In Marseilles, which is in the south of France, people speak a different form of French. They call their French type as Marseillais, wherein the intonations are rhythmic and open. The accent is Southern and speakers of the language tend to speak very fast. For the untrained ear, the Marseillais is hard to understand. Most speakers often end their sentences with ‘eh.’
People from Marseille pronounce every syllable, including the final ‘e’ in a word. Thus, they pronounce the name of their country as ‘France-er instead of ‘France’ like most people tend to do. They pronounce specific syllables differently as well, so ‘vin’ (wine) sounds like ‘vang’ and ‘pain’ (bread) becomes ‘pang.’
Accent #3 – Belgian
Nearly 50% of Belgium’s population are speakers of French. They also have a distinct French accent. Due to the influence of the Dutch language, the French accent in Belgium is different, although the proximity of the two countries with each other makes the Belgian accent almost the same as the Parisian accent.
And here’s something for French language learners: French speakers in Belgium use different terms for common things. In Paris, déjeuner is lunch while in Belgium it is breakfast. Breakfast in France is petit-déjeuner. The way Belgians use French terms differently can cause confusion. For example, when you’ve bought something from a store, the clerk may say, s’il vous plaît that Standard French speaker understands as ‘please.’ For Belgian French speakers, this means something like, ‘take this’ or ‘here you are.’ A white roll that should be called petit pain is called pistolet in Belgium while a baguette is called pain française.
Belgians call numbers differently, too. Seventy, which in Standard French is soixante-dix, becomes septante in Belgium.
Accent #s 4 and 5 – Canadian French
The type of French spoken in Quebec is Québécois French. Acadian French is spoken in New Brunswick. These two types of French used in Canada use the same written expressions and grammar as Standard French but the difference in accent, especially the vowels, is quite pronounced.
Québécois French put more nasal intonation on nasal vowels and they retain the ‘un’ sound that is almost non-existent in Parisian French as well as the long pronunciation of some vowels. It also pronounces the letter D as dzz and T as tss when they are before the vowels ‘i’ and ‘u.’
Acadian French on the other hand is like Belgian French, where the terms are very different from the terms used by Québécois French. For example, mouth is guoule while it is bouche in Quebec. Hat is chapeau in Québécois and calotte in Acadian.
Accent #6 – Louisiana
In Louisiana in the U.S., they speak Louisiana Creole. However, this type of French is already endangered as there are only about 10,000 speakers left. The sound of Louisiana Creole is very different as it is a mix of French (that is somewhat influenced by American English) and a variety of African languages.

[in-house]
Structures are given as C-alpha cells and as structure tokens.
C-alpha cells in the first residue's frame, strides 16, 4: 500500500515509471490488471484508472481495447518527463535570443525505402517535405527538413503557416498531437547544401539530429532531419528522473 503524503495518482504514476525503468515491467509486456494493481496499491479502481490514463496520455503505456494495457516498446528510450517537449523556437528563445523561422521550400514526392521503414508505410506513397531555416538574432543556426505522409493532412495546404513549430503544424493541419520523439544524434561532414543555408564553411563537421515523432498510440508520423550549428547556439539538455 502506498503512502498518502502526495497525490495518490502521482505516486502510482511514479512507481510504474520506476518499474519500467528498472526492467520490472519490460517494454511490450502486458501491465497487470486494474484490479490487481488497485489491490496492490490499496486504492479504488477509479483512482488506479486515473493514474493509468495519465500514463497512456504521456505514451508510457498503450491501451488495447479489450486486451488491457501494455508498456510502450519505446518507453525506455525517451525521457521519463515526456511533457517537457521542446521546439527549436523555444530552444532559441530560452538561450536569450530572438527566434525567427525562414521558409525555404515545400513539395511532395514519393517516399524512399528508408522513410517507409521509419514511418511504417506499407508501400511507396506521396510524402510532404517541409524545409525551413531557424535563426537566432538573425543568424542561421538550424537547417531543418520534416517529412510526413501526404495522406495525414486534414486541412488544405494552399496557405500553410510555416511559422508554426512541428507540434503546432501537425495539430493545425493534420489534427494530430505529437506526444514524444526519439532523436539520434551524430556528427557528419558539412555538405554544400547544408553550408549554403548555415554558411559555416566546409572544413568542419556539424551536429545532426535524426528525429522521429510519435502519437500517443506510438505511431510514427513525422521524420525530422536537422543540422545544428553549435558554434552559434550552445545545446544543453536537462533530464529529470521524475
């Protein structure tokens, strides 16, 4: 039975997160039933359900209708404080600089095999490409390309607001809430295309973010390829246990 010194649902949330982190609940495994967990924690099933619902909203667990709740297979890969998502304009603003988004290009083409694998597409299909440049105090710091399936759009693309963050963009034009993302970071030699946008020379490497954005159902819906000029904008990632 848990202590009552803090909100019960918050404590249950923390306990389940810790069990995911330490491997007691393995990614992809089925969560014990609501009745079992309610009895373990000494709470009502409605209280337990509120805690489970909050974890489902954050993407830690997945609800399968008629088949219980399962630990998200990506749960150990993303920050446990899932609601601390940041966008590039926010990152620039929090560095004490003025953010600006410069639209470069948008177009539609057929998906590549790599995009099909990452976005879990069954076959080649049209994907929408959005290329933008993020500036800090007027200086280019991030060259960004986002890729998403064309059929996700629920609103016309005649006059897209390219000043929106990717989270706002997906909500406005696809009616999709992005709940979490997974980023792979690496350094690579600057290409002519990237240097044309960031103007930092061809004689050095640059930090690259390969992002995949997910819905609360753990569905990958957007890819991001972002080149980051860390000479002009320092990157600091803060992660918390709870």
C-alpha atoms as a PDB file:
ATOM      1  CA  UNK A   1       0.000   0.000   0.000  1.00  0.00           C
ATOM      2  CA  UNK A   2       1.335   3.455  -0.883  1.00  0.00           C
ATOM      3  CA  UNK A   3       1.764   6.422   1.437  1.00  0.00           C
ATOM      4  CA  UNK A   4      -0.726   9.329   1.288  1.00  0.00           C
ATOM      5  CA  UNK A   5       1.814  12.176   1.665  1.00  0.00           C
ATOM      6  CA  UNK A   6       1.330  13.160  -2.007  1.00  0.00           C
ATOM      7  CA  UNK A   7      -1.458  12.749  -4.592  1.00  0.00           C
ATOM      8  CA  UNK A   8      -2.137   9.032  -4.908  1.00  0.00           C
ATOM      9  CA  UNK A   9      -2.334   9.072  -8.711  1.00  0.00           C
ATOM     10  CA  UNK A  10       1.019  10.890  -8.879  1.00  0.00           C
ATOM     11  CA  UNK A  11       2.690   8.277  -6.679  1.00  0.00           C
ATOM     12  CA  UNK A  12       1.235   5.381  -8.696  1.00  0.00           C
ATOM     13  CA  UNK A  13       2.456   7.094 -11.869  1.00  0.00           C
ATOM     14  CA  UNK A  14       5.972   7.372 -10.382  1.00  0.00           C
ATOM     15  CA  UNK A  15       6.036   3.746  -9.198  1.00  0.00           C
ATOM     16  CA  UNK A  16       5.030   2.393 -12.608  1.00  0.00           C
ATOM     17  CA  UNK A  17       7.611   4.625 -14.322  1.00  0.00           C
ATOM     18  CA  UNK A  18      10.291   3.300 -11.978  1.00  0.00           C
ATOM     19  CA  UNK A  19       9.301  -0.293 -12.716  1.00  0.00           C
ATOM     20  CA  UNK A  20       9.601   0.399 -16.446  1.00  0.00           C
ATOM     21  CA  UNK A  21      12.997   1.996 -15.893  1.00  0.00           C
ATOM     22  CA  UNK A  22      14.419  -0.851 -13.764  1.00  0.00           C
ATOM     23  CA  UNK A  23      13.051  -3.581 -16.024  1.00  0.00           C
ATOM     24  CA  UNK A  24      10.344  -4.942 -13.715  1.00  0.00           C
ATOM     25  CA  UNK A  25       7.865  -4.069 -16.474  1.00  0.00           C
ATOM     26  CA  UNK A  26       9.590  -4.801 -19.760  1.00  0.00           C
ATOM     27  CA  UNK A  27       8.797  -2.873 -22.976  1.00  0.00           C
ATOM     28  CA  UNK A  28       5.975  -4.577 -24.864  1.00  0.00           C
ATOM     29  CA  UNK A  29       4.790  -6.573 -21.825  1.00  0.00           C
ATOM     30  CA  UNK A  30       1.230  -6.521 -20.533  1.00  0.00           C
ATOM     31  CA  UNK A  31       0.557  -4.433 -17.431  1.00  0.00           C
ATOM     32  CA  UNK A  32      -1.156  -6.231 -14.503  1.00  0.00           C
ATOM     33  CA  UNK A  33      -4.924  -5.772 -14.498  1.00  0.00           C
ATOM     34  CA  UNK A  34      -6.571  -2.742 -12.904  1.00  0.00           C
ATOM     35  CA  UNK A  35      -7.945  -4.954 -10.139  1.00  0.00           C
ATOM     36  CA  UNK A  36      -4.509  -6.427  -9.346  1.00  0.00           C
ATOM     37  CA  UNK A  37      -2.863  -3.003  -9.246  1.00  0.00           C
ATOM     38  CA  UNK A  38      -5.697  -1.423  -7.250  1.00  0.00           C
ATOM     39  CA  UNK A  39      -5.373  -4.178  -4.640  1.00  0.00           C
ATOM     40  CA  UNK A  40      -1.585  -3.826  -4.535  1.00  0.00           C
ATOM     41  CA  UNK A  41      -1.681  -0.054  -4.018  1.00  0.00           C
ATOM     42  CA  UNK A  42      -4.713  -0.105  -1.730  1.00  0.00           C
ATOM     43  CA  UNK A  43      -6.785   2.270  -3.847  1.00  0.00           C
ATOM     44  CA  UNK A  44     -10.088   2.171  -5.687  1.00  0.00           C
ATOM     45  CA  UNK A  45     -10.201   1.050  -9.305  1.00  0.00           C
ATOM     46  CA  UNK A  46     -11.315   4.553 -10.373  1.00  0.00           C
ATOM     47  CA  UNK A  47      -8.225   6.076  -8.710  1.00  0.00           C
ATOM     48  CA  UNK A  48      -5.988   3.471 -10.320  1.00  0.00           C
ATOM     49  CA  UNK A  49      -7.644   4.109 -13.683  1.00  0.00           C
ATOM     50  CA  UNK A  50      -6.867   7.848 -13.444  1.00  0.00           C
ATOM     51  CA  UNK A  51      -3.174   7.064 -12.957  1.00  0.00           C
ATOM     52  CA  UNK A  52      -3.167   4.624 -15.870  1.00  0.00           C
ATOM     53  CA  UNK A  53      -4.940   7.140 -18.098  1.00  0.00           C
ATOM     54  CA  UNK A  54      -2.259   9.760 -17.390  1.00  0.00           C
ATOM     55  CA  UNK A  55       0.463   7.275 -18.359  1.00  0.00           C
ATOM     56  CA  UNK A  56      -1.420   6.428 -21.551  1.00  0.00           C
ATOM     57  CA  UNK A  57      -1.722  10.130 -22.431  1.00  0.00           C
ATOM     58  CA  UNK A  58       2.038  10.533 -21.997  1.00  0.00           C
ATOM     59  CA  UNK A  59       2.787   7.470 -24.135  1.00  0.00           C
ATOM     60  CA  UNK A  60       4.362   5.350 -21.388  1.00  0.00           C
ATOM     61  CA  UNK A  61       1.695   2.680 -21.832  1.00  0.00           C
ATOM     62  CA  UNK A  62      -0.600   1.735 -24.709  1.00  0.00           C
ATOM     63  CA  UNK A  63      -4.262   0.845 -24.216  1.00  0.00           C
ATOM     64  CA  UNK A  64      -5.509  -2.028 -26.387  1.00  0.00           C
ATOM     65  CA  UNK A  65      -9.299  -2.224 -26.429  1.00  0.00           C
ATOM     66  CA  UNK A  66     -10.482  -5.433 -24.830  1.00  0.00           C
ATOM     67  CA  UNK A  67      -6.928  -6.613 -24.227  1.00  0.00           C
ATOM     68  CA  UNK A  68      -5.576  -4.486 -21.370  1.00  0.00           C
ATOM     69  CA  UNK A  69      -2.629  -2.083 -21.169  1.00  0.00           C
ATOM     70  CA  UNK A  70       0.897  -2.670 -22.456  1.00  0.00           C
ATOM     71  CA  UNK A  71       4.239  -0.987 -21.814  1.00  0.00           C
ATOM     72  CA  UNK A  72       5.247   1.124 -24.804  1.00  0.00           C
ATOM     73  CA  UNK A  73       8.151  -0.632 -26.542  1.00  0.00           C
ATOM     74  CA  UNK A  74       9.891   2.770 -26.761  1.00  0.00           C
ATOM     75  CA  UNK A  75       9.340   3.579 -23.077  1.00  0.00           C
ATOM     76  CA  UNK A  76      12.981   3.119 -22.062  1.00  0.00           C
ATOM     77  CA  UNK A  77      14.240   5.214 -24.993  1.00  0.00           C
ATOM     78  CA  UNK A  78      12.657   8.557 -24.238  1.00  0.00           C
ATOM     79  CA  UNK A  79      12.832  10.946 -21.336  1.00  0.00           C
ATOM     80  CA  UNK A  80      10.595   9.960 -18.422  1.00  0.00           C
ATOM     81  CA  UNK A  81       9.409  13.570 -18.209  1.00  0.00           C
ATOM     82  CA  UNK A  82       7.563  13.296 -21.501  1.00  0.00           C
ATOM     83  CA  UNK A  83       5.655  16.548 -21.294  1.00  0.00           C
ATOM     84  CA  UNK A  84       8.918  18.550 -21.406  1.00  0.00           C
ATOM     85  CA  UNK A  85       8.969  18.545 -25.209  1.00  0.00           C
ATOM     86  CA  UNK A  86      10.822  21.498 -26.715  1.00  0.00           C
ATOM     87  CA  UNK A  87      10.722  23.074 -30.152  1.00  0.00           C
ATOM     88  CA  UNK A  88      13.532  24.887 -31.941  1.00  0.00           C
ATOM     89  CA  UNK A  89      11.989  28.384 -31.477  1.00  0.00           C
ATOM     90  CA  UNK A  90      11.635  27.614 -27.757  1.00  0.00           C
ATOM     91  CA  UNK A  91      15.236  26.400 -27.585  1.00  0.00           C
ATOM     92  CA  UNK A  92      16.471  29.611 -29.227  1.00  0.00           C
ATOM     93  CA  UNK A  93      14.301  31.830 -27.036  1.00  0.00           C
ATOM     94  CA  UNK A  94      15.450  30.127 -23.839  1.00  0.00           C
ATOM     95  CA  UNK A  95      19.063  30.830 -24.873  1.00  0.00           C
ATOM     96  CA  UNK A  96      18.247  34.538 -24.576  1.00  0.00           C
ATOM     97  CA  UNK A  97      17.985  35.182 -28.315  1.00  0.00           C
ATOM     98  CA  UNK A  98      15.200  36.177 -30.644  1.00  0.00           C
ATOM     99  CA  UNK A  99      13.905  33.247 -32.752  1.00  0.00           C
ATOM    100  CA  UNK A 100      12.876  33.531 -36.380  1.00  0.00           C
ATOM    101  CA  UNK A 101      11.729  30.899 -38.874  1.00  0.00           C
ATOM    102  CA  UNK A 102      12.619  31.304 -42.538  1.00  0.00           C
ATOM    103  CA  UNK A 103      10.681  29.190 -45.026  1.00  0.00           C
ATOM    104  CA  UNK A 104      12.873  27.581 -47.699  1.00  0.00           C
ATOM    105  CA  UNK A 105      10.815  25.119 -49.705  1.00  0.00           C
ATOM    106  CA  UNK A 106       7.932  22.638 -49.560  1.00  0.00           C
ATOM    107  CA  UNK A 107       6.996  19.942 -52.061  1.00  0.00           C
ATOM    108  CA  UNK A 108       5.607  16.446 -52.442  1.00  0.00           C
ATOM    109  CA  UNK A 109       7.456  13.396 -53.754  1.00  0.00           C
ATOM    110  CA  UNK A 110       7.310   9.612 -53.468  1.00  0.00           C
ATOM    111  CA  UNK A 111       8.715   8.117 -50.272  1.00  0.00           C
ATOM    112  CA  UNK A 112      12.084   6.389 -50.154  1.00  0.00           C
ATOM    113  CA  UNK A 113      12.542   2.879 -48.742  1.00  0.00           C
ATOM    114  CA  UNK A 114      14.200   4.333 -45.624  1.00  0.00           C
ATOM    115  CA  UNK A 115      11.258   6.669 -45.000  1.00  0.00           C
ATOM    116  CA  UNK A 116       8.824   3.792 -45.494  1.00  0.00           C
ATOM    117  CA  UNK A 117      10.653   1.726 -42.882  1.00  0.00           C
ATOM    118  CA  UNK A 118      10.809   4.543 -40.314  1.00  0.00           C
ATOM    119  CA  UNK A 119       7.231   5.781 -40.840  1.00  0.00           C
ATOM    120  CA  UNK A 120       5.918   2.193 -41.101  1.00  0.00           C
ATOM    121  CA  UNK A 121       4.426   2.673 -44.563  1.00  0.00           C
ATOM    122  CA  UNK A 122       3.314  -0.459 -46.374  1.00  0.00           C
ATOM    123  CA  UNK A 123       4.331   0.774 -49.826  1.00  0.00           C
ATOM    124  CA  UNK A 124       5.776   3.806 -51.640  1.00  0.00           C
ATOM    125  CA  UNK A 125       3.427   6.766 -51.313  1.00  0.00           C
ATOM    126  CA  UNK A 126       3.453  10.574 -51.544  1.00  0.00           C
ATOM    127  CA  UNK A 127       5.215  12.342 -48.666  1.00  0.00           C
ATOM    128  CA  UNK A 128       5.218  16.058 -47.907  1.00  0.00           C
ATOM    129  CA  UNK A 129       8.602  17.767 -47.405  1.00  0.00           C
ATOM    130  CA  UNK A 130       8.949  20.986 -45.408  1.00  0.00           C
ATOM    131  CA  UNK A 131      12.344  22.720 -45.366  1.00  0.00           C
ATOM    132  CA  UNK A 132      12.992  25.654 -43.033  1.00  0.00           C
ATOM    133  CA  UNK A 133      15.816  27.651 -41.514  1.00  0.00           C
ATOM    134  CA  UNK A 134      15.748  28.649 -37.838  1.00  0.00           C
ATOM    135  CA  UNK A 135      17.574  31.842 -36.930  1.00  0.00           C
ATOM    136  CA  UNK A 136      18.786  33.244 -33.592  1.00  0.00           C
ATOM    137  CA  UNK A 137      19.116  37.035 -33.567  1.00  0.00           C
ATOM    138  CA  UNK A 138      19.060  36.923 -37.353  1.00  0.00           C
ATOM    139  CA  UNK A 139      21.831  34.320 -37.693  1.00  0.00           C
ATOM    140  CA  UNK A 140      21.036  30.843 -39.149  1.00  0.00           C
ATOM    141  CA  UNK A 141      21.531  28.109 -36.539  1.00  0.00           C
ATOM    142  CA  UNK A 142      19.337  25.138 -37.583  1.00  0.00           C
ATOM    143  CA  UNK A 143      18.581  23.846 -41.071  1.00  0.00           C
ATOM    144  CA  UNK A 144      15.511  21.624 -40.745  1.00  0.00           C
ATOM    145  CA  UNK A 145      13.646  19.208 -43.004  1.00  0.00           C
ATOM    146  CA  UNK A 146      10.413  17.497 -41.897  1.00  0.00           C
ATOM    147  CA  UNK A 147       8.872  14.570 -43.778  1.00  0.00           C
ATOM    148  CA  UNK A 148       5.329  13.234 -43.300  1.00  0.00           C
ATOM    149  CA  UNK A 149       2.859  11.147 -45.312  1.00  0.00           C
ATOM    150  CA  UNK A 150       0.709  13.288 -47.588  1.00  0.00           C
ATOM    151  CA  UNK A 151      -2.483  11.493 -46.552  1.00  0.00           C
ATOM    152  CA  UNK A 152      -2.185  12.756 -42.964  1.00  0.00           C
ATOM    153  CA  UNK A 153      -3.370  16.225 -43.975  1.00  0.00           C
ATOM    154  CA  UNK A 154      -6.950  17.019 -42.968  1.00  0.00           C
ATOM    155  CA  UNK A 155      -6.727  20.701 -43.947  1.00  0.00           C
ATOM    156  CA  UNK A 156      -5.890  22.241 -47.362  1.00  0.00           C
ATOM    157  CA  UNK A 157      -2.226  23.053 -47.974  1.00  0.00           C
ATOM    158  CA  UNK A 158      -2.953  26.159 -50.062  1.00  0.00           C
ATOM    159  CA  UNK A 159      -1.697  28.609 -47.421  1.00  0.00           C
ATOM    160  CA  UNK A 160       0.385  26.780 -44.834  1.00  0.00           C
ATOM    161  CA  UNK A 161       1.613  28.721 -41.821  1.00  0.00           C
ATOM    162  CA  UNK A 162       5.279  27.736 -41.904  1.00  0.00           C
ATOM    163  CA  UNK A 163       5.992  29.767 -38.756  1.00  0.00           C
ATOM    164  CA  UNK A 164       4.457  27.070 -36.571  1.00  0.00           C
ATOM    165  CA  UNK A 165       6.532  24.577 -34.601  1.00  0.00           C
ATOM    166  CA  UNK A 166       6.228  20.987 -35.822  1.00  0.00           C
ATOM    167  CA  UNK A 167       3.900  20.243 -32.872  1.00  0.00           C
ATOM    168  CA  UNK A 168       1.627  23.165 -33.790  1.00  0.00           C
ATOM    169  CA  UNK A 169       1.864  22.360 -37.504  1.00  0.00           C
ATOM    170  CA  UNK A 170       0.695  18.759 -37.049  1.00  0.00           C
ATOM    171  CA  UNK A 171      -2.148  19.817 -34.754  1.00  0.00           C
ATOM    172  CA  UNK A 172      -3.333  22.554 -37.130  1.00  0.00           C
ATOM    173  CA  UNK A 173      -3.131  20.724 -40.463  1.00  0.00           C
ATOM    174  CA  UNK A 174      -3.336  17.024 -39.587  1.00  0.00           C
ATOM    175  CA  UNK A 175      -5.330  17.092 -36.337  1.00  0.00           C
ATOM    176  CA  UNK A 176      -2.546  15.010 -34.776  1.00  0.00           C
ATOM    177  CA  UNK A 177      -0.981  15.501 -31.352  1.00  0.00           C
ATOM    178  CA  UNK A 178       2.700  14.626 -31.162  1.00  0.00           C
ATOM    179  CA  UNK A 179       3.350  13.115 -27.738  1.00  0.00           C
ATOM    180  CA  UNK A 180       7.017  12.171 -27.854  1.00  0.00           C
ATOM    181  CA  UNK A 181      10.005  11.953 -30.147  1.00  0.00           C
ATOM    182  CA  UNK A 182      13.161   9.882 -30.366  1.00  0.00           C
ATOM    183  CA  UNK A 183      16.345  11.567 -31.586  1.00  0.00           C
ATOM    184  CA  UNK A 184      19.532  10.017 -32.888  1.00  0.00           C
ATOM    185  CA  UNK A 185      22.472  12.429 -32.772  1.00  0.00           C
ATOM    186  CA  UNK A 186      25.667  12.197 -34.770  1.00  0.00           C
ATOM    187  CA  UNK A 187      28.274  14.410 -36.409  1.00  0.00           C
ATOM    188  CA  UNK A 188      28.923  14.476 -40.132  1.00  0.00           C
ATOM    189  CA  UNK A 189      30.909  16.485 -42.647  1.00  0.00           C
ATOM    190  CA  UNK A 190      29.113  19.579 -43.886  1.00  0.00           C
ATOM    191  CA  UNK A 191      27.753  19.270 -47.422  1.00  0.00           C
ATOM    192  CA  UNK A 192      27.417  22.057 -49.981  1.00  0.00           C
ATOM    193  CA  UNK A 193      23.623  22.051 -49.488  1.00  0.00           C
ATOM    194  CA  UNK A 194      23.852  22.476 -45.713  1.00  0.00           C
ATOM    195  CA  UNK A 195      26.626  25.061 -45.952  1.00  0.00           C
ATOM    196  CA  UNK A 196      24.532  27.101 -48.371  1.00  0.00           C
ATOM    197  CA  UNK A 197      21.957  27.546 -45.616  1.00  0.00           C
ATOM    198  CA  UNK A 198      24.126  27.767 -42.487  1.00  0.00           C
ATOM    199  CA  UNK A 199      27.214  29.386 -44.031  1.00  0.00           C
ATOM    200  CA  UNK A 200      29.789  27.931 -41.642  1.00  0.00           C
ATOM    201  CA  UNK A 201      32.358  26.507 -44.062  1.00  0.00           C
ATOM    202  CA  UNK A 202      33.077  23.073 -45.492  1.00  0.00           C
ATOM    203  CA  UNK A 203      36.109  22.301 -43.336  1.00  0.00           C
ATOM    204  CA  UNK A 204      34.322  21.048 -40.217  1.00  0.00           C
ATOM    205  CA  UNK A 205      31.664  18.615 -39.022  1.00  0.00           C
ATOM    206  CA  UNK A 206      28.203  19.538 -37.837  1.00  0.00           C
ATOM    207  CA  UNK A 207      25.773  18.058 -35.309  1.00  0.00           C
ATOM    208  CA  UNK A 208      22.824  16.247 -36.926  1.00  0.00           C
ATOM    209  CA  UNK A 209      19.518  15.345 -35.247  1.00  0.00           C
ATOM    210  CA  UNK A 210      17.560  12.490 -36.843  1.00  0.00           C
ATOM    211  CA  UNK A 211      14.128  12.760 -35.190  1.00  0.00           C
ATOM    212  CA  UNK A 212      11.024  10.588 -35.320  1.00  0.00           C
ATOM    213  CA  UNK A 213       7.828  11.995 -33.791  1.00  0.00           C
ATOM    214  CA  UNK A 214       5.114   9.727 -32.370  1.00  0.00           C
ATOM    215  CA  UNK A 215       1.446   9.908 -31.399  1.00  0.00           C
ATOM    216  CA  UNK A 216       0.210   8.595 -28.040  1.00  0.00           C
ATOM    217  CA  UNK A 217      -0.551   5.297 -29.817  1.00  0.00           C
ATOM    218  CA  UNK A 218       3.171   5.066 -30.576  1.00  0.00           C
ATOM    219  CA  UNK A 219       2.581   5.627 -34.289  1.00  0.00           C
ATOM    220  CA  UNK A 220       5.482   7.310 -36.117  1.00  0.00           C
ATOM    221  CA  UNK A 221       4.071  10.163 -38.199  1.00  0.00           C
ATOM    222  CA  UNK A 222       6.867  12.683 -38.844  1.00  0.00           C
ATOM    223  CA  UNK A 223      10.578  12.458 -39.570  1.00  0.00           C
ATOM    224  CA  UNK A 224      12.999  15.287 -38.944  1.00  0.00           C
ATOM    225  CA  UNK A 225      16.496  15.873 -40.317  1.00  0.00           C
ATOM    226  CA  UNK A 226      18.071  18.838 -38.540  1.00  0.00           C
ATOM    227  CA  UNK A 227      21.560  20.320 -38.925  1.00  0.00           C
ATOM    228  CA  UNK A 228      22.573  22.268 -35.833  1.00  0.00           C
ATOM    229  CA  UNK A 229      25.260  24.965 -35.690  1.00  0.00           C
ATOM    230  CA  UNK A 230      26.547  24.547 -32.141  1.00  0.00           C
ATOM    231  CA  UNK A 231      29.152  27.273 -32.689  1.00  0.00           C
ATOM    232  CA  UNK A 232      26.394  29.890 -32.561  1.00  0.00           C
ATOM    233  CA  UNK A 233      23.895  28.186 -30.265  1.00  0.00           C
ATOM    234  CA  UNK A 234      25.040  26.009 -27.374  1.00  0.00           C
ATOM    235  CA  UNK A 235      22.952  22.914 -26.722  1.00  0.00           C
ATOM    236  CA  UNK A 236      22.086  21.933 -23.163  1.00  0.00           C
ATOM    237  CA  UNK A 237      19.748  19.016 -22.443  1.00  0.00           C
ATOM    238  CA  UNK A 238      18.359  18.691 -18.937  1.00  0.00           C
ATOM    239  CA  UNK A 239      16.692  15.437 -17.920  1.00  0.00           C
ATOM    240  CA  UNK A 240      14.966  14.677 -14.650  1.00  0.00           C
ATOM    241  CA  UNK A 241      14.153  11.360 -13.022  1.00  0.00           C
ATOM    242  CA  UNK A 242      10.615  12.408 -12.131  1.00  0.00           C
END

Accent #7 – Haiti
Haitian Creole is Caribbean’s French language. Being mixed with some African languages, the accent is quite distinct. Plus, it is also influenced by other languages, such as Portuguese and Spanish.
Accent #8 – Algeria
Like the other French accents, the French language spoken in Algeria is largely influenced by Arabic, in pronunciation and words. One very distinct difference is the rolling of the letter R.
Accent #9 – the Democratic Republic of the Congo
The variety of French spoken in the Democratic Republic of Congo is influenced by a number of African languages. Speakers have the tendency to cut their words short.
The list above is not exhaustive but it gives you an idea of the different French accents based on the areas where the language is spoken. For video producers and French language learners, it is vital to know about these distinctions among French accents to realize the breadth and extent of the language. It will help video producers to hire the right voice talents for specific jobs. Students will be able to understand that there are different types of French to help them choose where to go for their language immersion. It will open their minds to the diversity and help them to adjust.
Being truthful to the language
It is always essential to be truthful to the language, from its grammar and syntax to its local cultural characteristics. So when you need translations from and into French, you should work with a professional translation company that understands all the rudiments of each language. The translators of Day Translations, Inc. are all native speakers who live in-country. This ensures that you get the most accurate translations into whatever type of French you require. You do not have to miss a deadline, as we are open 24 hours a day, every day of the year. We can easily connect you to the right translator wherever you are located, in whatever time zone. Call us at 1-800-969-6853 or send us an email at Contact us.